Today is the official release date for Red Velvet and Absinthe: paranormal erotic romance, edited by Mitzi Szereto. I haven't received my contributor copy yet, which is immensely frustrating because this is an anthology I SO want to read!
"Red Velvet and Absinthe offers readers a collection of unique and original stories that conjure up the atmospheric and romantic spirit of the Gothic masters (and mistresses) but take things a bit further by adding to the brew a generous dosage of eroticism. Lie back and listen to the wind howling outside your window as you read these stories in the flickering light of a candle. . ."
So if you buy it today you'll be able to read my story before me - how about that? ;-)
My story? It's called Cover Him With Darkness and I just love it; I'm so pleased it was chosen for this anthology! It's pretty creepy, and the ending is a real knife-edge. It's set in Albania, where Milja - daughter of an Orthodox priest - grows up with the family secret: a prisoner whom she must guard, as all her family have done for centuries. Is he Prometheus? Or perhaps Loki? Or something worse? Nobody knows. But he must never be released ... not even by a young woman who falls in love.
I'm going to break with my usual practice and give you an excerpt from the start of the story, because I don't want to give away what happens:
The first time I saw him fettered there in the dark, I wept.
I was seven years old. My father led me by the hand down the steps behind the church altar, through a passage hewn into the mountainside. I’d never been permitted through that door before. Inside, there were niches cut into the rock walls, and near the church they were filled with painted and gilded icons of the saints and of Our Lord, but further back those gave way to statuettes of blank-eyed pagan gods, growing cruder in execution and less human in appearance as we walked on. I clung to Father’s hand and cringed from the darkness. Finally we came out into a roofless chamber, where the walls leaned inward a hundred feet over our heads and the floor was nothing but a mass of loosely tumbled boulders. I looked up, blinking at the light that seemed blinding, though in fact this was a dim and shadowed place. I could see a wisp of cloud against the seam of blue, and the black speck of a mountain eagle soaring across the gap.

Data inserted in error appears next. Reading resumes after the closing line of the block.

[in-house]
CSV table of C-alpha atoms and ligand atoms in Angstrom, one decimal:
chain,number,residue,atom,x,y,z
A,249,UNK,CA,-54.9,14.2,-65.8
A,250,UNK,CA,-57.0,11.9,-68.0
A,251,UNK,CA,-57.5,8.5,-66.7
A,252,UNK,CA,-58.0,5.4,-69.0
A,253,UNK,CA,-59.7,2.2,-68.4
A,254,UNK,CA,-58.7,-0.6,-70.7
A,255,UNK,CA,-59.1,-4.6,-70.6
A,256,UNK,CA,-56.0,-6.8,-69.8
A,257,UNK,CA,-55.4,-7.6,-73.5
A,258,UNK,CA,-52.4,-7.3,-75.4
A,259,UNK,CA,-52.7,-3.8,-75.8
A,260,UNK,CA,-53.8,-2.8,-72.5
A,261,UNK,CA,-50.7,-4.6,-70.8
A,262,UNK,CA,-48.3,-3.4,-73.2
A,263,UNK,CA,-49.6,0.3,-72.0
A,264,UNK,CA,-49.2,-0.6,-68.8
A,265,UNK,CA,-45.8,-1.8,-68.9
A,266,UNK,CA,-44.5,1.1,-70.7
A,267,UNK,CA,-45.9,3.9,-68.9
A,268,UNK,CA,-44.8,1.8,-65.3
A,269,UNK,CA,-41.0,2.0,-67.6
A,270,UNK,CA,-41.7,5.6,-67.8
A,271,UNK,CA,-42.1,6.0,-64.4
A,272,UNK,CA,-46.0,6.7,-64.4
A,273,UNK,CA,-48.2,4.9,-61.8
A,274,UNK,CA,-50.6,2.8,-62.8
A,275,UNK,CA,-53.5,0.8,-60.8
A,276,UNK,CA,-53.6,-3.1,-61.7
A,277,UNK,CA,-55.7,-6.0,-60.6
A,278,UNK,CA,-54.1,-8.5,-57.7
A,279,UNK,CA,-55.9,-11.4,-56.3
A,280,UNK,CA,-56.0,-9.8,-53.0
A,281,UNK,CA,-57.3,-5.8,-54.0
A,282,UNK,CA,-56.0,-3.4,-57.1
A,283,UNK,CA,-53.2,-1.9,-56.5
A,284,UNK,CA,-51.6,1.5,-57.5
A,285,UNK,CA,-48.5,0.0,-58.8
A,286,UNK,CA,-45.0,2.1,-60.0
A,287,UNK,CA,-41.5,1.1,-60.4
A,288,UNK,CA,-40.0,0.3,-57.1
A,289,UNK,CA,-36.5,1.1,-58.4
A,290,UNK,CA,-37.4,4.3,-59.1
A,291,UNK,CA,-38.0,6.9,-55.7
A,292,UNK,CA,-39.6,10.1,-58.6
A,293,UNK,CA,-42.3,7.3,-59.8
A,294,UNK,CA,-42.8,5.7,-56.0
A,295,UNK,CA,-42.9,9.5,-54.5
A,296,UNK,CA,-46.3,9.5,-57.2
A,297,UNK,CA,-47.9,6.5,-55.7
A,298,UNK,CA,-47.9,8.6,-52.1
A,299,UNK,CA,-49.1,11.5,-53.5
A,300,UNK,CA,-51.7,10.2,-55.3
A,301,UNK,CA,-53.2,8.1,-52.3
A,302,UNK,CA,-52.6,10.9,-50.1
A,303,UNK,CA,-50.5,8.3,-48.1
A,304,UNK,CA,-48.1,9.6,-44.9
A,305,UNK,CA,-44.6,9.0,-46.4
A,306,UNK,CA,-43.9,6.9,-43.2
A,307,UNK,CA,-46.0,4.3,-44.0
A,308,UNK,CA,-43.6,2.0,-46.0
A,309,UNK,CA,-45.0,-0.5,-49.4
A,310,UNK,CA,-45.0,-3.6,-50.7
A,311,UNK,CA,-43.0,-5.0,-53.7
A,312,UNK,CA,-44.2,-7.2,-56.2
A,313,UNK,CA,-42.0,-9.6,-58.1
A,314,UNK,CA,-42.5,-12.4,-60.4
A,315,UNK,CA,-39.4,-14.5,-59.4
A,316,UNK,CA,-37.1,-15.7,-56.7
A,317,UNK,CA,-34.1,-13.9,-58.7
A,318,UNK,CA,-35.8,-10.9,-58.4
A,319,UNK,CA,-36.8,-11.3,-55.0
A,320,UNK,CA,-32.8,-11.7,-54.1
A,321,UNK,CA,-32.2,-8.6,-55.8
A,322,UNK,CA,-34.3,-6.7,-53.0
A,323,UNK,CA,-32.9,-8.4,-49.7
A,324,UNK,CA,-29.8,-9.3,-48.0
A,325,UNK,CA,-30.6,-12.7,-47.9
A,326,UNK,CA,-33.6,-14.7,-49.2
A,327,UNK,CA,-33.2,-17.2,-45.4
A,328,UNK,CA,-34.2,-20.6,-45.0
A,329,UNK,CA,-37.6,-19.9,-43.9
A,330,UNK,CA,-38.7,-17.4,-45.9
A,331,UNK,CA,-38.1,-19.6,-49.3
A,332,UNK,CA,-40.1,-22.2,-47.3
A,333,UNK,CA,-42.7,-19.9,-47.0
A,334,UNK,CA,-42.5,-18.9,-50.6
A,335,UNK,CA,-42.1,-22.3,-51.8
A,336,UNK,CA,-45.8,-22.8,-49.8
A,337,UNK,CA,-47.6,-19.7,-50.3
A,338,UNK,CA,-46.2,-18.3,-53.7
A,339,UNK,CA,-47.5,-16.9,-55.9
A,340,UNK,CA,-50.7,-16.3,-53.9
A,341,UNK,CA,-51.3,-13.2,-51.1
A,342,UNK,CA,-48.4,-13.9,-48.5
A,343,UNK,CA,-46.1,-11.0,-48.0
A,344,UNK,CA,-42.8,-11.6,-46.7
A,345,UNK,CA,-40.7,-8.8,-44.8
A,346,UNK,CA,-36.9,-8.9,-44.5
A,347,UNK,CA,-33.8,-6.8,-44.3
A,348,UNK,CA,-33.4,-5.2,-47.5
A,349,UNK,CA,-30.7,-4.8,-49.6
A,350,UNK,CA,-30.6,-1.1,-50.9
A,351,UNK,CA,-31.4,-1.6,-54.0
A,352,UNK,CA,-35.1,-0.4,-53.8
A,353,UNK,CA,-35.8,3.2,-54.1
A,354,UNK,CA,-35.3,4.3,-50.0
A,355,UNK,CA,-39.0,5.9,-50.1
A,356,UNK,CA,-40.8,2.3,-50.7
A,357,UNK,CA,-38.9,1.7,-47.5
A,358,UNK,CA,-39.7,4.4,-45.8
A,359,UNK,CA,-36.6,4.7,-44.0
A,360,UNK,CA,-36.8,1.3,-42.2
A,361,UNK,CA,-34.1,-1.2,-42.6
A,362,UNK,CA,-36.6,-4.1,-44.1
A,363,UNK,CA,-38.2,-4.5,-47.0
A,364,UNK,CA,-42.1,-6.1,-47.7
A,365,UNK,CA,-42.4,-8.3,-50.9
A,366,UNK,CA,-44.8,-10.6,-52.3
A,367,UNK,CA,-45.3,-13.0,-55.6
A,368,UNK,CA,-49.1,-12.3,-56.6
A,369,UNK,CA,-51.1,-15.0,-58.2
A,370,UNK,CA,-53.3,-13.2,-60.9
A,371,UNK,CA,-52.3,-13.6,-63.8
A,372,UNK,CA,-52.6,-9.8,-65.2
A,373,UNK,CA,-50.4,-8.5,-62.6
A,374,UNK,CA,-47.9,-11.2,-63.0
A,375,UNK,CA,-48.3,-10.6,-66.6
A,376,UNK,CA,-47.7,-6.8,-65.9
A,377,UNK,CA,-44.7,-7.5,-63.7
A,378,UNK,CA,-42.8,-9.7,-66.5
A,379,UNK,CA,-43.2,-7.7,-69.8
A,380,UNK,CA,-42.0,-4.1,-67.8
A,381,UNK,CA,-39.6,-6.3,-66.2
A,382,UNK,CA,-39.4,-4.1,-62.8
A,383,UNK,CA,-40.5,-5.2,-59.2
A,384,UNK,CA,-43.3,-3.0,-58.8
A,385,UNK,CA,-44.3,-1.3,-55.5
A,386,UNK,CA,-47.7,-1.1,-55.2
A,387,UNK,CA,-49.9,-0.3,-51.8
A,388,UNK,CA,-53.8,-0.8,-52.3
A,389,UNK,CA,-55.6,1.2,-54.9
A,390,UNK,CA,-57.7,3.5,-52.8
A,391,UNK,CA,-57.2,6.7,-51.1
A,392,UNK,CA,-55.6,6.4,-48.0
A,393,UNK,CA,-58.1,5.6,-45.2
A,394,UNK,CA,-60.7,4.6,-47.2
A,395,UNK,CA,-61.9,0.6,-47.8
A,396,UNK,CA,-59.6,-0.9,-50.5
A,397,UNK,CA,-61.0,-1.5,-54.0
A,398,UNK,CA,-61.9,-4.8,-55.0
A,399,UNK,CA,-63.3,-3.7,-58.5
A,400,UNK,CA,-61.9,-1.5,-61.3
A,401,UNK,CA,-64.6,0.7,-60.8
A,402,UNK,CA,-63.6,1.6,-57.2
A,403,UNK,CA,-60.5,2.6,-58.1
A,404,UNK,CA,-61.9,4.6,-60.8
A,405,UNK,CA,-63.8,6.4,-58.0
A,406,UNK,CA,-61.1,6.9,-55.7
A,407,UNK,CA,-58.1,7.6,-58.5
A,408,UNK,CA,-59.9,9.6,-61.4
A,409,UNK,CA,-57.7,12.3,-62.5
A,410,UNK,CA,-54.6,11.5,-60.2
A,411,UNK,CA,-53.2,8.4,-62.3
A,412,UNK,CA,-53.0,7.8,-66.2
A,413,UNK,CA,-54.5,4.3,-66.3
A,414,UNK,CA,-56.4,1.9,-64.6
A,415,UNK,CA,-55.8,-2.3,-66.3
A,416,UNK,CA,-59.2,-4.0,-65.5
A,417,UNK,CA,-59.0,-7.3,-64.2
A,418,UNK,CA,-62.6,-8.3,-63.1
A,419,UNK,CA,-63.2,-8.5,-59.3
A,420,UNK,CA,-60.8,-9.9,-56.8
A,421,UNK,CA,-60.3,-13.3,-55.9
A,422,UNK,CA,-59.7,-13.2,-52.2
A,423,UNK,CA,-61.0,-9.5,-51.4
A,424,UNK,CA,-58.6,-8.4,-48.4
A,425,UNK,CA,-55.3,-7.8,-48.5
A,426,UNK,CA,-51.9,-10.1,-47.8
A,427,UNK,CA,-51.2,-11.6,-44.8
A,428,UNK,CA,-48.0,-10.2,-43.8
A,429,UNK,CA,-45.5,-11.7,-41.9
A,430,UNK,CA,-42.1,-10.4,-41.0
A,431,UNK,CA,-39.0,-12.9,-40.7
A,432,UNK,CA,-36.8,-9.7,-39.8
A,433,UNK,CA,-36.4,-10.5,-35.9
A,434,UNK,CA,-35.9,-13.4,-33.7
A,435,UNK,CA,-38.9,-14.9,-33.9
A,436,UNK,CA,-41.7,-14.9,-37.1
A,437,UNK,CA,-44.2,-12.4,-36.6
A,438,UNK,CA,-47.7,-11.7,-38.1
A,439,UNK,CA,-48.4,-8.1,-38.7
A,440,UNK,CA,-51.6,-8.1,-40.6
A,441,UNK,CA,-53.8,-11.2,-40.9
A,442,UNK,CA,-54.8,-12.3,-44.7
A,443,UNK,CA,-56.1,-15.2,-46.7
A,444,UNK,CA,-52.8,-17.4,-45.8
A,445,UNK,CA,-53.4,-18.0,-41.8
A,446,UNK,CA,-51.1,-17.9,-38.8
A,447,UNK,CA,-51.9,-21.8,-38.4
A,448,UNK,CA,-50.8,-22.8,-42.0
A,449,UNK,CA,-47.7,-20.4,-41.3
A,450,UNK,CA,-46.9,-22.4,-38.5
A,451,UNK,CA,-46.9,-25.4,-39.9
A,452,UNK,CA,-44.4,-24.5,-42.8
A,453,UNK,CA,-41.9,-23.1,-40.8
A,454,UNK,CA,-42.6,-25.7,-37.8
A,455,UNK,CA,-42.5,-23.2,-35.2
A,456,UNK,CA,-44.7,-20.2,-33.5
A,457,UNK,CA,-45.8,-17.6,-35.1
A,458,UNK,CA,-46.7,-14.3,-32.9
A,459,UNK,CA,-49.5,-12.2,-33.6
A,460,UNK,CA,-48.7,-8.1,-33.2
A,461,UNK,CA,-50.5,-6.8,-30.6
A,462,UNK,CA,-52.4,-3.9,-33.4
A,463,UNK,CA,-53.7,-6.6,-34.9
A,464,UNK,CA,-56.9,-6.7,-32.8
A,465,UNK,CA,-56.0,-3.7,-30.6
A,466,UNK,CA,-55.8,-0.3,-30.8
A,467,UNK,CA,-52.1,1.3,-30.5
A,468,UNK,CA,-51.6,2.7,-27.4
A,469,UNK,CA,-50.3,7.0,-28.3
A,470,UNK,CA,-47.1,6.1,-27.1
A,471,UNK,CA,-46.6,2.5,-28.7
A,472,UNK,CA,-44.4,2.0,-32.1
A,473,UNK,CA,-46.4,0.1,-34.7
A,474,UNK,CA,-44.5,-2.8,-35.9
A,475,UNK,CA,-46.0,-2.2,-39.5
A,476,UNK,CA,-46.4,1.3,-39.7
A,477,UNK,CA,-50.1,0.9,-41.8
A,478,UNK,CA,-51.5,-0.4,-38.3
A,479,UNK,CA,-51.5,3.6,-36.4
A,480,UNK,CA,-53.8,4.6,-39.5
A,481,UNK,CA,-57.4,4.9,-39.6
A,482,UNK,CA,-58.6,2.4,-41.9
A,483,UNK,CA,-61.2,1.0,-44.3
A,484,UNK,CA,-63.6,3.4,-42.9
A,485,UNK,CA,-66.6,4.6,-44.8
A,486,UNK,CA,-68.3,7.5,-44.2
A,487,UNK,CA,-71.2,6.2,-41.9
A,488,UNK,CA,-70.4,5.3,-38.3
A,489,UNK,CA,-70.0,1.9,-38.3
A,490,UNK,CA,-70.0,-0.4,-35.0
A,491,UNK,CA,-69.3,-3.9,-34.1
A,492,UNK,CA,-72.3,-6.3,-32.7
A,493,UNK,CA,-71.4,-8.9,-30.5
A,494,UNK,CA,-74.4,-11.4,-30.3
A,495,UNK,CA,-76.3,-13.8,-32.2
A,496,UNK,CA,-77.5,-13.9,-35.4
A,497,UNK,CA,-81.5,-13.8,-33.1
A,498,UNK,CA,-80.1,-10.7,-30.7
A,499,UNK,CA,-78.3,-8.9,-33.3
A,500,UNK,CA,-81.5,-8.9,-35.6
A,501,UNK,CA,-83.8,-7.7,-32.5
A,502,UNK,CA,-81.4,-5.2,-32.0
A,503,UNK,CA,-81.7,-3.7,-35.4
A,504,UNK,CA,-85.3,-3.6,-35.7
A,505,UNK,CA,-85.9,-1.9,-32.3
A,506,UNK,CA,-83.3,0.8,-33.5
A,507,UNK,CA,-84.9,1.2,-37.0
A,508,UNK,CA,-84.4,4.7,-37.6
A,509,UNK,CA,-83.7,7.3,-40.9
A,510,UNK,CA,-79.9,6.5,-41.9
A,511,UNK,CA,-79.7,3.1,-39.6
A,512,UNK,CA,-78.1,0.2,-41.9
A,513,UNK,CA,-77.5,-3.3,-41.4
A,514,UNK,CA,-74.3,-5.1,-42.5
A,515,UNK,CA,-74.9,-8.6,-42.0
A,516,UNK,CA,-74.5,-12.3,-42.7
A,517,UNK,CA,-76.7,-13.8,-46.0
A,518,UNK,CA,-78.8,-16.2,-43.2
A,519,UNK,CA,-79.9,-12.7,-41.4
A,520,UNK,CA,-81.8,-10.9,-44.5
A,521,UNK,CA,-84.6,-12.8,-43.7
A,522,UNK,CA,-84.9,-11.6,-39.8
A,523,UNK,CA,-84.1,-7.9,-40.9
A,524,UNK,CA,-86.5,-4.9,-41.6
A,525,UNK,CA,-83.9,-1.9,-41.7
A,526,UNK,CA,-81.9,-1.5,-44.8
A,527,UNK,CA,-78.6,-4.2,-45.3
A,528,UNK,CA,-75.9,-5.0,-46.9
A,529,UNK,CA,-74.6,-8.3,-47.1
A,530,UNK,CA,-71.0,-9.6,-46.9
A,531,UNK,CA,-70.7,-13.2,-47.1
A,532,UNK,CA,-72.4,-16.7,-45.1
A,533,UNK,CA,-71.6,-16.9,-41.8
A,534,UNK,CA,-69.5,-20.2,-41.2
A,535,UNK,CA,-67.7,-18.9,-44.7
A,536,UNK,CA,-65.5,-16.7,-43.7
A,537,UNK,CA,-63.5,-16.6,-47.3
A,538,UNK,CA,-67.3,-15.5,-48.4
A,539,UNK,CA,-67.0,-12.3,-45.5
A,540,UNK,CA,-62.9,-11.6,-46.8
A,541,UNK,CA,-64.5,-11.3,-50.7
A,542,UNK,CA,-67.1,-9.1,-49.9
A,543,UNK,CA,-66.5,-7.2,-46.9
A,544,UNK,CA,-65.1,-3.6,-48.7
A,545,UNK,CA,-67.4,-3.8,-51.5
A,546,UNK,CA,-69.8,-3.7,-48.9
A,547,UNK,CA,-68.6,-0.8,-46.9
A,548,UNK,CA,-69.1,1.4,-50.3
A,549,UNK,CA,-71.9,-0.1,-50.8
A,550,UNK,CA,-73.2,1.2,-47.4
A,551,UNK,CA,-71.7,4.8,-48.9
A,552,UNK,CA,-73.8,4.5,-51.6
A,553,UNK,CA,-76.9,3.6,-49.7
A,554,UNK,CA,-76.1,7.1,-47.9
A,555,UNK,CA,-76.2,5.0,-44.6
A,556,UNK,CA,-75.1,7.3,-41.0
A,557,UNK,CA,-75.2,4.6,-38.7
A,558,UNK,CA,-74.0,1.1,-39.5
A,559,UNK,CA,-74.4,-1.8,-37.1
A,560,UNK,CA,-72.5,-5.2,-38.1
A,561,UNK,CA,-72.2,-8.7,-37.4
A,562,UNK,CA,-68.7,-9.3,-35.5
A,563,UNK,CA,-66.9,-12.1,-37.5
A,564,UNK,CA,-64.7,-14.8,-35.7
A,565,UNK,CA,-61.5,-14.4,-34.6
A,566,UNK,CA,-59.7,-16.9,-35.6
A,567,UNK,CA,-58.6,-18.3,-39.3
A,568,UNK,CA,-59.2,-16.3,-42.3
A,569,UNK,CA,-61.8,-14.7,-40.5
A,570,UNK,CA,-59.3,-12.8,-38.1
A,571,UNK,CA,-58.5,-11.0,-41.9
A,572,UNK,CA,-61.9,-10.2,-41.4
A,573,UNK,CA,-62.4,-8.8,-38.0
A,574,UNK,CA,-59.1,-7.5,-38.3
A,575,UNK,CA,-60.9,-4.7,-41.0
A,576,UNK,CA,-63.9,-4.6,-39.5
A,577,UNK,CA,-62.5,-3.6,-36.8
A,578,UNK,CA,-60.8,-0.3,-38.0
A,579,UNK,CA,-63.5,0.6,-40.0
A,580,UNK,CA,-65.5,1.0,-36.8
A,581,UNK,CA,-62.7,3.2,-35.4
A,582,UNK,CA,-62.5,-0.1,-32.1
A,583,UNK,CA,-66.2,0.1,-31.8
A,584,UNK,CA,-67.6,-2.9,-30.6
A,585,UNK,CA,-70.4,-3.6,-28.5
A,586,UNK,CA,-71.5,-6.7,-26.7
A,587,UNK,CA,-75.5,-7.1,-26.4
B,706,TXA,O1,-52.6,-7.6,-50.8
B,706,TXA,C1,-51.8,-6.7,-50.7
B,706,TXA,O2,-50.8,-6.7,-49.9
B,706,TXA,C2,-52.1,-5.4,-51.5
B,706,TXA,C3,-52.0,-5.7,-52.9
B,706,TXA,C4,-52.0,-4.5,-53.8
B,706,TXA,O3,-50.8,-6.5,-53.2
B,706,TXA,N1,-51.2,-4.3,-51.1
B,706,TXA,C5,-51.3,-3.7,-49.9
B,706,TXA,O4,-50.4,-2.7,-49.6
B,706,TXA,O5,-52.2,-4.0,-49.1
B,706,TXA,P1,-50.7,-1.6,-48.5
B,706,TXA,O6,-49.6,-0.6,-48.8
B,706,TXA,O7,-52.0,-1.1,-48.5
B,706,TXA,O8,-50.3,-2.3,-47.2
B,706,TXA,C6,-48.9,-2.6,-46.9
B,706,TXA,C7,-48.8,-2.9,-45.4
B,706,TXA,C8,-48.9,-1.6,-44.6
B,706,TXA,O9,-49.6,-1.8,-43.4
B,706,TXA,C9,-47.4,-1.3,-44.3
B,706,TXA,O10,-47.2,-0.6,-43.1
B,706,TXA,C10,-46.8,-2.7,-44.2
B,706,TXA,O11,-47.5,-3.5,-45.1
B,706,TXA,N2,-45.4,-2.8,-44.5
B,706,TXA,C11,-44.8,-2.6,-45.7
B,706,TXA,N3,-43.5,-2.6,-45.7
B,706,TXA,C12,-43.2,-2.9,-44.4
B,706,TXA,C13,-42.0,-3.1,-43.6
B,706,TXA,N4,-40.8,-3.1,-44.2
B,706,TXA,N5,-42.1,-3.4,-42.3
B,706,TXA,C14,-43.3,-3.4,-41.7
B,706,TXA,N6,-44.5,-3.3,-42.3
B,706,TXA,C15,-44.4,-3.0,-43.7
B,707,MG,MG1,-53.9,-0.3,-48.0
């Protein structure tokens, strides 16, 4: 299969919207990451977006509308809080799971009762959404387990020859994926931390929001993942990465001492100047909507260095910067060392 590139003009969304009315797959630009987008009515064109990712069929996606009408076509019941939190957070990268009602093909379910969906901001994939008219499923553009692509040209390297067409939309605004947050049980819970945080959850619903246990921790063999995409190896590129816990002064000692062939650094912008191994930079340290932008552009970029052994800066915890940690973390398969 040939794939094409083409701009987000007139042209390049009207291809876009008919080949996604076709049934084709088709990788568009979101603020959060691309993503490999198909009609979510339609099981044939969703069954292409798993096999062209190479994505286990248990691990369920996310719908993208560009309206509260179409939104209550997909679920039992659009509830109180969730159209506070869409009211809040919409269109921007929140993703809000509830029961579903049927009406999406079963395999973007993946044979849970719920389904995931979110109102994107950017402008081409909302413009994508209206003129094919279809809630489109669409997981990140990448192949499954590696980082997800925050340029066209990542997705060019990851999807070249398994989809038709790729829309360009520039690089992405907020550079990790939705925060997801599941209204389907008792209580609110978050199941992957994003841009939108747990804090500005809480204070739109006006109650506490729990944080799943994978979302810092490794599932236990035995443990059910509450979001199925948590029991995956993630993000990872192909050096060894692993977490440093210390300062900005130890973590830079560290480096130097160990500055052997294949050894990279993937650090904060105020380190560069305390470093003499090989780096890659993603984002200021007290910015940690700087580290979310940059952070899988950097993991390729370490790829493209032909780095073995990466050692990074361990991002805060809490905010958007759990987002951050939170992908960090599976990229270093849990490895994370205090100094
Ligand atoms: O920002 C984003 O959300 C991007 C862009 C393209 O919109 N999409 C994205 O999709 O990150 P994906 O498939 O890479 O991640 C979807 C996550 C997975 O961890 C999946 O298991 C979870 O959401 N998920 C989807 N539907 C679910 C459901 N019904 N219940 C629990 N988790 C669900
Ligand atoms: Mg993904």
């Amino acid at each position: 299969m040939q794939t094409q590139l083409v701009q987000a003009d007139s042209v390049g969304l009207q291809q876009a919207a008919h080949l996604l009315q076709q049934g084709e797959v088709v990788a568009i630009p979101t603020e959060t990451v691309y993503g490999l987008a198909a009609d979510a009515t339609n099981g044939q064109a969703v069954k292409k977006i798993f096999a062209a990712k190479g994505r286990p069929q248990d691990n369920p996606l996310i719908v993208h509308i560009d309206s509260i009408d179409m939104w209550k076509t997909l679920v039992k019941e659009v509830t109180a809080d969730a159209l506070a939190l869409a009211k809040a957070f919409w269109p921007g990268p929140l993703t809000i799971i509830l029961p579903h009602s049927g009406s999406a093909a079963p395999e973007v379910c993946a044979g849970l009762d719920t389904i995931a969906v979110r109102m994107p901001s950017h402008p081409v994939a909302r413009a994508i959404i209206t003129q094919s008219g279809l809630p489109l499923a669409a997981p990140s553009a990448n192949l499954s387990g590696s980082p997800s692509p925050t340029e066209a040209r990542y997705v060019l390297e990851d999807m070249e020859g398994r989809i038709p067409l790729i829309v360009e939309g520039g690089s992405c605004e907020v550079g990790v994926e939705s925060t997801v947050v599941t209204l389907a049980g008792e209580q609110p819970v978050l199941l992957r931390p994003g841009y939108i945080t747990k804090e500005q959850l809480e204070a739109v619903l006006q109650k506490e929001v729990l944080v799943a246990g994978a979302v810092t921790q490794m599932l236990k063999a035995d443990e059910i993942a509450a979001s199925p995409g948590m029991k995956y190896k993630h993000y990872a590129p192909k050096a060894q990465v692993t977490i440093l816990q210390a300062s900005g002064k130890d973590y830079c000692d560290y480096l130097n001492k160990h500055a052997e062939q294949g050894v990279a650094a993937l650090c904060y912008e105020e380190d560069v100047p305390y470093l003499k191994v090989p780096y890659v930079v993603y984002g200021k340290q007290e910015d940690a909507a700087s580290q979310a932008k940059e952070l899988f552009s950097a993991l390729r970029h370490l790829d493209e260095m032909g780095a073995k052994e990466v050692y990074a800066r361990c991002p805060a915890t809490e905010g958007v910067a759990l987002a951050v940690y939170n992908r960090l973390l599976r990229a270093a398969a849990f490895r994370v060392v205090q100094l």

There he lay upon a great tilted slab of limestone, his wrists and ankles bound by twisted leather ropes whose further ends seemed to be set into the rock itself. It was hard to say whether the slab had been always been underground or had fallen long ago from the mountain above; our country is, after all, much prone to earthquakes. Dirt washed down with the rain had stained him grey, but I could make out the muscled lines of his bare arms and legs and the bars of his ribs. There was an old altar cloth draped across his lower torso; only much later did I realize that Father had done that, to spare his small daughter the man’s nakedness.
"Here, Milja,” said my father, pushing me forward. “It is time you knew. This is the charge of our family. This is what we guard day and night. It is our holy duty never to let him be found, or to escape.”
I was only little: he looked huge to me. Huge and filthy and all but naked. I stared at the thongs, as thick as my skinny wrist, knotted cruelly tight about his broader ones. They stretched his arms above his head so that one hand could not touch the other, and others held his ankles apart. I felt a terrible ache gather in my chest. I pressed backward, into Father’s black robes.
“Who is he?” I whispered.
“He is a very bad man.”
That was when the prisoner moved for the first time. He rolled his head and turned his face toward us. I saw the whites of his eyes gleam in his grey face. Even at seven, I could read the suffering and the despair burning there. I squirmed in Father’s grip.
“I think he is hurt,” I whimpered. “The ropes are hurting him.”
“Milja,” said Father, dropping to his knees and putting his arm around me. “Don’t be fooled - this is not a human being. It just looks like one. Our family have guarded him here since the first people came to these mountains. Before the Communists. Before the Turks. Before the Romans, even. He has always been here. He is a prisoner of God.”
“What did he do?”
“I don’t know, little chick.”
That was when I began to cry.
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